Hunger, Nutrition, & Health: A Playlist Inspired by The 2022 White House Conference
By: Anne Sherrick
It’s been more than 50 years since the first White House Hunger, Nutrition, & Health Conference. In the last half-century, food accessibility, quality of nutrition, and diet-related health impacts have become urgent concerns. The 2022 White House Conference on Hunger, Nutrition, & Health presented an important platform to discuss solutions on a national level, affecting the future of food in the U.S. in the short and long term.
Reflecting on the speakers and findings presented at the conference, we revisit episodes discussing different aspects and intersections of food insecurity, policy, and nutrition. Tune into our playlist diving into the hunger, nutrition, and health crisis from all angles.
Meat and Three Episode 137: A Year In Food Policy: Sovereignty, Security, and Sustainability: With the future of food policy looking murky, we turn to experts in the field to help us understand the realities of the bureaucracy surrounding food security, farming rights, and pesticide regulation. We speak to scientists whose research influences the policy we see on the congressional floor. We hear from nonprofits working to navigate the endless maze of food assistance programs and advocate for those on the receiving end and we break down the legislation influencing the future of food sovereignty in the U.S.
What Doesn’t Kill You Episode 364: Explosive Report on How the FDA Is Failing Our Food System: Investigative reporter Helena Bottemiller-Evich digs deep into the many ways the FDA, supposedly monitoring our food supply, abjectly fails to adequately monitor and regulate basic products like baby formula, the water used to process vegetables and fruits, and forever chemicals in food packaging. Every year more than 128,000 people are made sick from food-borne illnesses, while over 3000 people die. The U.S. lags far behind other developed nations in maintaining a safe, inspected food supply.
A Taste of the Past Episode 346: Poison Squad: Founding of the FDA: Technology and industry put more food on the shelves and in markets by extending the life of perishable goods with canning and processing methods. But was the food safe? By the late 19th century, the American food supply was rife with frauds, fakes, and deadly chemicals. It affected everything from milk and beef, black pepper, and mustard to candy, whiskey, and soda. It took one man, Dr. Harvey W. Wiley, chief chemist of the USDA, his entire career to campaign for food safety and consumer protection, and the ultimate creation of the Food and Drug Act in 1906. Award-winning writer and science journalist Deborah Blum talks about the stories and struggles to safe food in her book, The Poison Squad, which is also a PBS documentary.
The Big Food Question Episode 10: Why are USDA Waivers Crucial to School Lunch Programs?: As millions of kids returned to school over the past month, one of the biggest questions was how to provide nutritious meals to them. It’s become an even bigger problem as many school systems began the year with fully-remote schedules. To understand the role that recently extended USDA waivers play in making food accessible for students, Kat Johnson turns to Jessica Fu, Staff Writer at The Counter.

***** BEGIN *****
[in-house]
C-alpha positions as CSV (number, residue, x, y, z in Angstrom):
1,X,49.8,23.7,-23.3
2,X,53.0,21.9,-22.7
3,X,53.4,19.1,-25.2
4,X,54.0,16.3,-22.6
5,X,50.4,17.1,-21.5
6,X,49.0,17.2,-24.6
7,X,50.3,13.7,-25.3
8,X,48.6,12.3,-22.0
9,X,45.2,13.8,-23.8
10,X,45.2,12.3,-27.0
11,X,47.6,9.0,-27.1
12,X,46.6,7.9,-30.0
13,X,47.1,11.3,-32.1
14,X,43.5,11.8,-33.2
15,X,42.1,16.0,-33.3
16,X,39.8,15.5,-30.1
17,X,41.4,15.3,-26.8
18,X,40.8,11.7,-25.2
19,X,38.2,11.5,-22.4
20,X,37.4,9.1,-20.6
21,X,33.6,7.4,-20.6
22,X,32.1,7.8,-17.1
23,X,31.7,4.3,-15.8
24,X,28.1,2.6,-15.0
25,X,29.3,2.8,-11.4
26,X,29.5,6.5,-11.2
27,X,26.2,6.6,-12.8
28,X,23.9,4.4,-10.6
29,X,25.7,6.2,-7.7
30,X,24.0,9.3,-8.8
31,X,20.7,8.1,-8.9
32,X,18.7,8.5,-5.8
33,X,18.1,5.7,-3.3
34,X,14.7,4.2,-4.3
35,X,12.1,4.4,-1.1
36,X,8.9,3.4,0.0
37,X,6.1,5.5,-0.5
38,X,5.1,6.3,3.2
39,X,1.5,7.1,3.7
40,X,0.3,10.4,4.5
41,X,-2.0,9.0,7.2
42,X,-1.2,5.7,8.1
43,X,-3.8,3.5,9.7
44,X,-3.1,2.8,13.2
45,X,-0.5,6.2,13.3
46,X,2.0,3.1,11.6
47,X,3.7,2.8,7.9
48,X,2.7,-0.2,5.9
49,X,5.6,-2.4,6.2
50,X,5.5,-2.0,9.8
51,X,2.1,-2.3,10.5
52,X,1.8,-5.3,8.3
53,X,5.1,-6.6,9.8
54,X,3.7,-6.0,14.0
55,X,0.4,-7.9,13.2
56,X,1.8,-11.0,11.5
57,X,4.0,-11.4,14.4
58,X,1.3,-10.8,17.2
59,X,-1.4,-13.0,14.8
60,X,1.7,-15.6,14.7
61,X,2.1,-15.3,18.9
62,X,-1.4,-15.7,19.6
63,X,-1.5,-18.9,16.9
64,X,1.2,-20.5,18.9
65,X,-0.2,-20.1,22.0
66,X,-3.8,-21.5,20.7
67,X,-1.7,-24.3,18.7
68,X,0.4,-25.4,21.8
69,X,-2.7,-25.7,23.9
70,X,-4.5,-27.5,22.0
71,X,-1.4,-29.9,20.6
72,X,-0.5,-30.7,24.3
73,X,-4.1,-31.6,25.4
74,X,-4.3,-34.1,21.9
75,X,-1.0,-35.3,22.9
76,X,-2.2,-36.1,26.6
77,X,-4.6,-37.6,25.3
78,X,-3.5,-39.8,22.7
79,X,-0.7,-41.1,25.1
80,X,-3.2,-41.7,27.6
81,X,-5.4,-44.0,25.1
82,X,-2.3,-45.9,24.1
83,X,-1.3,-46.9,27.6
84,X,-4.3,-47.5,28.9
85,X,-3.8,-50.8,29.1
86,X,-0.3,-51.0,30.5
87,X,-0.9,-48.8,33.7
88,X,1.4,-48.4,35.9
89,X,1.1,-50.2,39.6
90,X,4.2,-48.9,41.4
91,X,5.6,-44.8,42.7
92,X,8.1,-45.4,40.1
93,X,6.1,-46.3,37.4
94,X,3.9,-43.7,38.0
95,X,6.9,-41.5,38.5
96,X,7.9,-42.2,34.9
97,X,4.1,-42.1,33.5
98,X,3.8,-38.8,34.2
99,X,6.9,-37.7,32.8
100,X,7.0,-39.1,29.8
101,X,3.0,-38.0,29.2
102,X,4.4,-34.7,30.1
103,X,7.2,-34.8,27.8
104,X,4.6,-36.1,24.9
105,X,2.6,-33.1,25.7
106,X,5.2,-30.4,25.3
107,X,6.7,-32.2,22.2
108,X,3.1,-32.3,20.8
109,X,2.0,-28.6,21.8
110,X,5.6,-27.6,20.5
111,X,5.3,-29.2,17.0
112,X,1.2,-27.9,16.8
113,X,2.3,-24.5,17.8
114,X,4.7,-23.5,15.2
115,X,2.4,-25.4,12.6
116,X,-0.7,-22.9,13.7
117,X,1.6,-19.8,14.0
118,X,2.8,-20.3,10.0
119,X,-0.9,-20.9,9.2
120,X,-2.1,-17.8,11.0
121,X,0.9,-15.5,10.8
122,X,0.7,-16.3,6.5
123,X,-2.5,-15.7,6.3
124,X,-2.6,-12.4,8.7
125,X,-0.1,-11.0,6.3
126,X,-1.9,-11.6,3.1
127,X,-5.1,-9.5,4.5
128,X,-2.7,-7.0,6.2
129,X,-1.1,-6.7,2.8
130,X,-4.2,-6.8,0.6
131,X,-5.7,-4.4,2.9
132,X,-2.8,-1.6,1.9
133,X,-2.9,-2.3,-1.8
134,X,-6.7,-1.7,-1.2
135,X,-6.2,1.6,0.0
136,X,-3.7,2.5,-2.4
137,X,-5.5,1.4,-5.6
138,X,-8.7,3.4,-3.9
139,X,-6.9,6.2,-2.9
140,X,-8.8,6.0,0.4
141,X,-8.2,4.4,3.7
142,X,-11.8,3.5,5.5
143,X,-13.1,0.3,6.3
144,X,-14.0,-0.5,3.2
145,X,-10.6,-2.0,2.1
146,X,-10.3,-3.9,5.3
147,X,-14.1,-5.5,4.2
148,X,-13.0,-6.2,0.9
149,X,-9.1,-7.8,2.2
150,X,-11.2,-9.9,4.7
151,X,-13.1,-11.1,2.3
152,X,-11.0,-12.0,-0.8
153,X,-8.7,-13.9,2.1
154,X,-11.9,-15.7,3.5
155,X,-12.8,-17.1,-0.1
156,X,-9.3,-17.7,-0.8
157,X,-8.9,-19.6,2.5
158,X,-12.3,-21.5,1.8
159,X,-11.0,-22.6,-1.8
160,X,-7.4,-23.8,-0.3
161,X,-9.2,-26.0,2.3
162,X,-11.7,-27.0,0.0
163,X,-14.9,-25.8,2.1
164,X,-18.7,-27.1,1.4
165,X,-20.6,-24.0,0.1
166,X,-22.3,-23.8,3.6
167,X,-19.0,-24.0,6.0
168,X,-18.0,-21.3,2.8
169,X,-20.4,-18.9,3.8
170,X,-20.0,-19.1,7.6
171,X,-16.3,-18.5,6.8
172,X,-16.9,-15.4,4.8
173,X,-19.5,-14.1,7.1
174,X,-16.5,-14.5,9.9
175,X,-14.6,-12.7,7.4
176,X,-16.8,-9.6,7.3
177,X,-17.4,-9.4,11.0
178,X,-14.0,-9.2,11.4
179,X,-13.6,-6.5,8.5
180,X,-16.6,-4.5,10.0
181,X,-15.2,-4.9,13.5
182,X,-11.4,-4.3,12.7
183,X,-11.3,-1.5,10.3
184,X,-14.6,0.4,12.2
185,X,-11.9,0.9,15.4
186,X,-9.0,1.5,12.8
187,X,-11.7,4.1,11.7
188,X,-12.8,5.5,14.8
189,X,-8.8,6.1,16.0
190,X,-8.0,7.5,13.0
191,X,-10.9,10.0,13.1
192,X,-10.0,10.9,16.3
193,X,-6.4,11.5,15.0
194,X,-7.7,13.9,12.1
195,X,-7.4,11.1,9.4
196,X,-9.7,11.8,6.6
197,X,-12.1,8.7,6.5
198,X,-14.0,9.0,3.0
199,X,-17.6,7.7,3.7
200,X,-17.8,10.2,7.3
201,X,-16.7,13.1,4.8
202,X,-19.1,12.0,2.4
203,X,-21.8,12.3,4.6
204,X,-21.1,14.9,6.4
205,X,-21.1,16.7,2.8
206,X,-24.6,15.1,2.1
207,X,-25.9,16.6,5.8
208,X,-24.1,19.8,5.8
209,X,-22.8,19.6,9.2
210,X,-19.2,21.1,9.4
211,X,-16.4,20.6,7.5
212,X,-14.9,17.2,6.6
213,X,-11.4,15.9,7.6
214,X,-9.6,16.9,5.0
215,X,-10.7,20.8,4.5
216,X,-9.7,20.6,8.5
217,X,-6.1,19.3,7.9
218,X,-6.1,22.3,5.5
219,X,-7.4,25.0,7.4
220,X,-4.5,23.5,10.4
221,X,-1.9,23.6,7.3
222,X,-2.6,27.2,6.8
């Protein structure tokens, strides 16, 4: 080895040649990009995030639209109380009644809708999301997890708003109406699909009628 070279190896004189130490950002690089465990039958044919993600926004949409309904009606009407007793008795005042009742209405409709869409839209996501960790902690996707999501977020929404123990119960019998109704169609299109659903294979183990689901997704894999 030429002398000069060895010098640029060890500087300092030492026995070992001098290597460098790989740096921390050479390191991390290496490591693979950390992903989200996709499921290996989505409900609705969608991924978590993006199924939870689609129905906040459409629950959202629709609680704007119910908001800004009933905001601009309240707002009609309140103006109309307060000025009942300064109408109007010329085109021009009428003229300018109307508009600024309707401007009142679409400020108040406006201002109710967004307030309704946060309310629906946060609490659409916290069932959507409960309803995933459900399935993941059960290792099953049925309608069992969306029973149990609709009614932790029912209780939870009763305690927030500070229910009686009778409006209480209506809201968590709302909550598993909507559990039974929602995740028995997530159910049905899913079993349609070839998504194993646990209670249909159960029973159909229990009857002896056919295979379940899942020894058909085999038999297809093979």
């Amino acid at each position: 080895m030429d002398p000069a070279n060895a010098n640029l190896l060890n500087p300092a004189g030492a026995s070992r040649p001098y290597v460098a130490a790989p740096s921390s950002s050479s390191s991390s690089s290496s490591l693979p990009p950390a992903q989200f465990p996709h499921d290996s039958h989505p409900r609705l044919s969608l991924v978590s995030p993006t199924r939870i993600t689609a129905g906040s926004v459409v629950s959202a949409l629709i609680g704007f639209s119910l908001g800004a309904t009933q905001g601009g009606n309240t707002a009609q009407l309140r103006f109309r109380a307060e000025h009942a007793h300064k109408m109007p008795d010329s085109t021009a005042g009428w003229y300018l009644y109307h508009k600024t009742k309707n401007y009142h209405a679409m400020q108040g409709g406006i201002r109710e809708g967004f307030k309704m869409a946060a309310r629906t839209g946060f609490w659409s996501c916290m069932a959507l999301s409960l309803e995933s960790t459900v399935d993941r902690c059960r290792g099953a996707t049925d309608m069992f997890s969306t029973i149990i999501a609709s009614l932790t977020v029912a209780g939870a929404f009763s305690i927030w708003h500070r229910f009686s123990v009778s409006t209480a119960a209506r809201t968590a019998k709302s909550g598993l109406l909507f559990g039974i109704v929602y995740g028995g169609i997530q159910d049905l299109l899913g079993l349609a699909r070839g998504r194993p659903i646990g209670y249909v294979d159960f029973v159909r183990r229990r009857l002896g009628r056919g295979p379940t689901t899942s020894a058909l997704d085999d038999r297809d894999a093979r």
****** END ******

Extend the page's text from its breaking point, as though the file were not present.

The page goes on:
Eating Matters Episode 146: A School Food Hero: Veteran nutrition director Betti Wiggins has been working for almost 30 years to improve school food for children in urban areas. She has been credited with making enormous changes to the quality of school meals served at Detroit Public Schools and is now leading the Houston Independent School District’s nutrition services department, responsible for feeding over 200,000 students every day with ~ $1.00 to spend on food per meal. Through her conversation with host Jenna Liut, you will quickly learn why she is widely regarded as a "school food hero."
Meat and Three Episode 135: Community Responses to Food Insecurity: From Fridges to Farmers Markets: Food insecurity in the U.S. is nothing new, but it has only been exacerbated by the pandemic. As food accessibility conditions shift and problems take on new proportions, communities continue to respond in new ways. Some have implemented matching programs at local farmers markets, and others have installed community fridges for neighbors in need of groceries. Explore how people are collaborating to combat food insecurity in this episode of Meat and Three.
Let’s Talk About Food Episode 30: Congressman Jim McGovern, Chair of the "Hunger Caucus": Congressman Jim McGovern represents Worcester, Massachusetts, but he really represents all of us who care about food. Not only is he the chair of the powerful rules committee, but he is lobbying for a White House Conference on Food & Nutrition. The last time that happened, Richard Nixon was president.
The Big Food Question Episode 15: How can growing your own food address issues of food sovereignty and access?: The pandemic has brought long-standing issues of food access and insecurity to the forefront. While hunger and lack of access to affordable and healthful food is by no means a new problem, during the pandemic, individuals and families were finding it harder than ever to put food on the table. Take a look at how nonprofit organizations, farmers, and individuals are offering growing expertise to their communities to empower more of us to grow our own food
Meant To Be Eaten Episode 77: Why food pantries are unable to combat hunger: Do food pantries completely miss the point? Rebecca de Souza thinks they might. In Feeding the Other, Rebecca demonstrates how “food pantries stigmatize their clients through a discourse that emphasizes hard work, self-help, and economic productivity rather than food justice and equity.” We discuss the power and significance of stigma, and why food pantries are unable to combat hunger.